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July 10, 2014

How Do Drugs And Alcohol Use Affect My Disability Claim?

Your social security disability claim may be denied due to alcohol or drug use.  The way this information usually gets to the Social Security Administration (SSA) is through the medical records.  Most doctors offices ask questions concerning drugs and alcohol when patients go in for a check up.  Some hospitals will conduct drug tests while patients are in for a procedure. Below is a paraphrased version of what the SSA’s Federal Regulation 416.935 says concerning drugs and alcohol: If the SSA finds that you are disabled, they must determine if your drug or alcohol addiction is a contributing factor to your disability.  This does not apply to claimants when applying because of blindness. If you stopped using drugs or alcohol, would the SSA still find you disabled? Would your current physical or mental limitations remain if you stopped using drugs or alcohol? If the SSA determines that your remaining limitations (after removing the drug or alcohol use) would not be disabling, you may not receive benefits. If the SSA determines that your remaining limitations (after removing the drug or alcohol use) are still disabling, you may be found favorable for benefits. How the SSA looks at drug and alcohol use varies from case to case.  In cases where the claimant is claiming mental health issues, the SSA will look and determine, in their opinion, if the claimant stopped using drugs or alcohol, would the condition still exist?  This can be a gray area with mental health cases because far too often I see drugs or alcohol become a coping mechanism for mental issues. If you have drug or alcohol issues, your case may be harder to win, but this does not mean that it is impossible.  We must prove to the SSA that the drug or alcohol issues are independent … Continued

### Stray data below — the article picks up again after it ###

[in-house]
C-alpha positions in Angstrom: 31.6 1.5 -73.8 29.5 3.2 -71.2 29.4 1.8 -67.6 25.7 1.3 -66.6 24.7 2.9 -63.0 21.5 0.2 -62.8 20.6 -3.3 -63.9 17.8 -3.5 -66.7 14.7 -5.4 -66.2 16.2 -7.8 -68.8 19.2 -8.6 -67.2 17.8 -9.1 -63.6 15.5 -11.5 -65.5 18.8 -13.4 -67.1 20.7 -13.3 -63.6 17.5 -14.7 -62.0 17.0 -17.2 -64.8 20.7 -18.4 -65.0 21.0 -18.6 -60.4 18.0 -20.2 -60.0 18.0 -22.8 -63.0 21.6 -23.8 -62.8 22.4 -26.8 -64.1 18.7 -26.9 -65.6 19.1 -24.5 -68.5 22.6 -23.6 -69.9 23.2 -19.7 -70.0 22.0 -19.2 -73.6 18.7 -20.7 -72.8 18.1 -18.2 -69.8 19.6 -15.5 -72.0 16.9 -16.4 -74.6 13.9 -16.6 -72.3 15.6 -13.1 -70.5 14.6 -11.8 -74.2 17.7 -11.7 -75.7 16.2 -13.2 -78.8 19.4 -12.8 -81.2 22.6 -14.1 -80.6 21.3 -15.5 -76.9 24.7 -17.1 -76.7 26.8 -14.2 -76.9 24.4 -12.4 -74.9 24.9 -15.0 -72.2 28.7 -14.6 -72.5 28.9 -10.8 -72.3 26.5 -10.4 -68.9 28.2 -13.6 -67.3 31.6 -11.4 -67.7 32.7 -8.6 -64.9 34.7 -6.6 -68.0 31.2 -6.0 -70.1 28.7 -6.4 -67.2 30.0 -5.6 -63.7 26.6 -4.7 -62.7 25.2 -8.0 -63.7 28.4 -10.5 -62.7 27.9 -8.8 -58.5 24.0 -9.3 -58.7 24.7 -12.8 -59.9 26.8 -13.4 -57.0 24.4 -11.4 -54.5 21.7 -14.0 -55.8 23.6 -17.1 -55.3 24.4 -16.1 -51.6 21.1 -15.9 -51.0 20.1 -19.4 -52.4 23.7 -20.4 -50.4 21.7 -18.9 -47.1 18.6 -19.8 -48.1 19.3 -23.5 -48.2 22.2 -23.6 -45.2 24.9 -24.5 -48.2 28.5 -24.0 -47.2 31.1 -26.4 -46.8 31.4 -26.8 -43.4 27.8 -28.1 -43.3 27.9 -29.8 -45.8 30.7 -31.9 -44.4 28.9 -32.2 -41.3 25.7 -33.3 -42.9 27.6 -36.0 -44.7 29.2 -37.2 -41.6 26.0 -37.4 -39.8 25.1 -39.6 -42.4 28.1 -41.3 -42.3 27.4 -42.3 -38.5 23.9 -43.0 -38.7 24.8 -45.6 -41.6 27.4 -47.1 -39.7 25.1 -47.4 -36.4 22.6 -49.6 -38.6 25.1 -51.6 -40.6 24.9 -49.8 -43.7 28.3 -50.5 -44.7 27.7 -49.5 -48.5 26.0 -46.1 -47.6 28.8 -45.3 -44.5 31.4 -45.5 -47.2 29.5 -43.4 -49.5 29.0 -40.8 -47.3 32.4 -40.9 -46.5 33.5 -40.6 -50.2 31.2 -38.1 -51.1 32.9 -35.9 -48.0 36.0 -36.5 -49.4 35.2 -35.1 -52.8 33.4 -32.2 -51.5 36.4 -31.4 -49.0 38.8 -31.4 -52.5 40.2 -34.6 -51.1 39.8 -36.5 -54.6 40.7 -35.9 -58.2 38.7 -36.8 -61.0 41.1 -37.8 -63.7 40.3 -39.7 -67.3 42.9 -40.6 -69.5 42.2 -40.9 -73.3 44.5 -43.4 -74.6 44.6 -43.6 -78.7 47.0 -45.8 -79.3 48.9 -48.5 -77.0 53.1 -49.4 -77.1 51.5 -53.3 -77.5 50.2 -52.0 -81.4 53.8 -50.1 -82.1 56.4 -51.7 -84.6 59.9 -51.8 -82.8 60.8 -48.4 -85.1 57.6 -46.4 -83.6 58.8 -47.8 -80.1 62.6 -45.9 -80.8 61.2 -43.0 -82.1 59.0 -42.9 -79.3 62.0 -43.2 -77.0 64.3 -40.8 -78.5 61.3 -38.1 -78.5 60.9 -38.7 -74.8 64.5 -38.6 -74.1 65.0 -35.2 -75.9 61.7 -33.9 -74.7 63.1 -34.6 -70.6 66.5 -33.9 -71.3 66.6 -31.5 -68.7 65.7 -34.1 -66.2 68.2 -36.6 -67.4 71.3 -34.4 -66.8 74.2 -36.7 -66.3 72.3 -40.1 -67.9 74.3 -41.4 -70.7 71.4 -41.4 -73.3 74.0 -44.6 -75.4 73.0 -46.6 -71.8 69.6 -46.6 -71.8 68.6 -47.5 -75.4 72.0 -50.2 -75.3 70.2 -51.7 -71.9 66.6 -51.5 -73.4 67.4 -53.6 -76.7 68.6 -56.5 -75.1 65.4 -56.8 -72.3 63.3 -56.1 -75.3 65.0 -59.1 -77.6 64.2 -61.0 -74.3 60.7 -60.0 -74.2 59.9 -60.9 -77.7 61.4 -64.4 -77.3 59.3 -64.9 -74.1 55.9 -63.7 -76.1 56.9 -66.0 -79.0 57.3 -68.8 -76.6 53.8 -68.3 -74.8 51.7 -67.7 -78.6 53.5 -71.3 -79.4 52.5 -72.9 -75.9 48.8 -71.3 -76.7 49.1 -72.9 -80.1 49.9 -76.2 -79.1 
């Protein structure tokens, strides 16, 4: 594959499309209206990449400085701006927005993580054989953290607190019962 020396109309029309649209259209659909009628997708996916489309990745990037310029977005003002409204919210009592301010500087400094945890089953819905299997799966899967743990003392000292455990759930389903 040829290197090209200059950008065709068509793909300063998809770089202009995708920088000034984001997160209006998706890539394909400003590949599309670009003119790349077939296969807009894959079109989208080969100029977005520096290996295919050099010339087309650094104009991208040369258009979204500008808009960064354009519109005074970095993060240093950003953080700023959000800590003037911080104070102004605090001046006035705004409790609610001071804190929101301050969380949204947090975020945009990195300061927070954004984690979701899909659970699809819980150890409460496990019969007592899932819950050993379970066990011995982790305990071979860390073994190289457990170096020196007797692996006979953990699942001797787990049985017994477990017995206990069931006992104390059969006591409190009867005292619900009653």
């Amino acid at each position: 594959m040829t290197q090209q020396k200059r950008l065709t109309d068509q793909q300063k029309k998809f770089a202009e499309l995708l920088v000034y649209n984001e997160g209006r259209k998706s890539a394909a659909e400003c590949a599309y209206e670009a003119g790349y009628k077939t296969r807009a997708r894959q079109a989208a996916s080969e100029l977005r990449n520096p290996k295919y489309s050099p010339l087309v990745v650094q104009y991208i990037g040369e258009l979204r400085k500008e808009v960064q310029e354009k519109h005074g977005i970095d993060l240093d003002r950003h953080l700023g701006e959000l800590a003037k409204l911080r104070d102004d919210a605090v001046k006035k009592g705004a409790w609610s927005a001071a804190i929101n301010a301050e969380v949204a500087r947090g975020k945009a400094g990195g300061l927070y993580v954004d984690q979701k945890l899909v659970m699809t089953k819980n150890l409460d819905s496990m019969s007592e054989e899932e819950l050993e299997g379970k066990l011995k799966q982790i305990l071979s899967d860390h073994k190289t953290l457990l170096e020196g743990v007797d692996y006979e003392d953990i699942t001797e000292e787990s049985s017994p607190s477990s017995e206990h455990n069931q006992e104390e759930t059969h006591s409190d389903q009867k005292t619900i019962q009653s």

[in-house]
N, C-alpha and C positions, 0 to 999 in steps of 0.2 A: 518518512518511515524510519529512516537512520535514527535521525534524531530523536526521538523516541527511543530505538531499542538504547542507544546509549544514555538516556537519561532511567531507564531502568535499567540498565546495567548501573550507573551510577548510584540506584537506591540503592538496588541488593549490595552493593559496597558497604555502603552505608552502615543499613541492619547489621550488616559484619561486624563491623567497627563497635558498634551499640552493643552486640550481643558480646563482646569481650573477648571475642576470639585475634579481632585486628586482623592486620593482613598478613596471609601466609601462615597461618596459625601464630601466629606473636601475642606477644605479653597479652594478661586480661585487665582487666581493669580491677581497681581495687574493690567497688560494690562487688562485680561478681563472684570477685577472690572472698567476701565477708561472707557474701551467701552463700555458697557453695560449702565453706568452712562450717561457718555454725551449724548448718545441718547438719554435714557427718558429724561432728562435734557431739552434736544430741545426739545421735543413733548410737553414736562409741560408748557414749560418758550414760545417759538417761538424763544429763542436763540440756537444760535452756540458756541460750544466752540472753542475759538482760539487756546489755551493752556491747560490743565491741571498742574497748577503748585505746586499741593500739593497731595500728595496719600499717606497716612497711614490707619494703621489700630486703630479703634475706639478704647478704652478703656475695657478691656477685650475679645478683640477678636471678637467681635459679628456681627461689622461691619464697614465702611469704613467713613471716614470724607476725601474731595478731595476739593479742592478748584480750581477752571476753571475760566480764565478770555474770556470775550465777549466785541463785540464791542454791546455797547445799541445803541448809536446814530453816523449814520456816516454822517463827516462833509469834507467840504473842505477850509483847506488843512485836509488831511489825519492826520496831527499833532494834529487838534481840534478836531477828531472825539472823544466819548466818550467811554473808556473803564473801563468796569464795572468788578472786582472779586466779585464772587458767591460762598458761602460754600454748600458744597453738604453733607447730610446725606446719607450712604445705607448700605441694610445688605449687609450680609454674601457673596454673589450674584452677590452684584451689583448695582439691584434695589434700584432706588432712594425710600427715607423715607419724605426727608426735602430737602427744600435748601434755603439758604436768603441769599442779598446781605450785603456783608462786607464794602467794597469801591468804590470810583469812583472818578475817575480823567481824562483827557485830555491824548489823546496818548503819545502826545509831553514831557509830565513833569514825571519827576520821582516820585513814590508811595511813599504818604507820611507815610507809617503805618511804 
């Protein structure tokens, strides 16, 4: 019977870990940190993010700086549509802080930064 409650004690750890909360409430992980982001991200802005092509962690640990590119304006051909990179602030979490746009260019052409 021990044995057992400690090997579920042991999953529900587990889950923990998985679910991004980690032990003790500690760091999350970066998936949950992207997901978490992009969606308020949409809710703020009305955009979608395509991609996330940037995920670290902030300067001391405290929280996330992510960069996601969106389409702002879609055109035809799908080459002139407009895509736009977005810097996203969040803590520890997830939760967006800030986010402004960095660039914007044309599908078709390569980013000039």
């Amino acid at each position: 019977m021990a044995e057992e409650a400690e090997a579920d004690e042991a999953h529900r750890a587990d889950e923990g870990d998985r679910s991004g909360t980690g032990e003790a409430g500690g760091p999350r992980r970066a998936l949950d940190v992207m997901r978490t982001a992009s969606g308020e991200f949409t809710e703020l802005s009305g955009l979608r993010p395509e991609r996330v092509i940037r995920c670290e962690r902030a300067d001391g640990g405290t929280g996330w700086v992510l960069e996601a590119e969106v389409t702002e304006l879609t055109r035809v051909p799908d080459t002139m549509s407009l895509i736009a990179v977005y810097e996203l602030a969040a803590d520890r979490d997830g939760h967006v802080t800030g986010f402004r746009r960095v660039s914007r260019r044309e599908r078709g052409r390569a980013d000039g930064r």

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October 22, 2013

The Social Security Administration scheduled me for a consultative exam. What is it, and do I have to go?

If you are an Indiana resident who has filed a claim for disability benefits, the Social Security Administration (SSA) may schedule you for a consultative exam.   As a disability attorney in Indianapolis, I get many calls from my clients asking about the consultative exam. The consultative examination is a physical or mental exam performed by a medical source at the SSA’s request and expense.  As the SSA reviews your claim, they want as much information as possible about your medical conditions in order to make a decision.The medical evidence may be insufficient to determine if you are disabled.  In some cases, claimant’s physicians do not furnish the required medical records. The SSA will send you a letter with information such as date, time and location of the exam.  It is very important that the SSA has your correct mailing address so that you get this information as soon as possible. The exam itself will likely be performed by a medical professional you have never seen before.  You can expect the exam to take between 20 and 60 minutes.   I have heard people complain that their consultative examinations were very short, or the doctor did not address all of their impairments, or the doctor was rude and did not seem to take them seriously.  The consultative doctors are supposed to evaluate your physical or mental abilities; they are not entering into a treatment relationship with you.  While the doctors are paid by the SSA for their time, they are supposed to give an unbiased opinion.  Therefore, when you go to your appointment, make sure you bring up all of your impairments to the doctor.  Answer all of the doctor’s questions truthfully and completely.  Remember, too, that the doctor is not just listening to your answers to those questions; he or she is also observing your behavior, speech, and movement and will include those observations in the … Continued

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October 8, 2013

Can I receive Social Security Disability benefits for a Skin Disorder?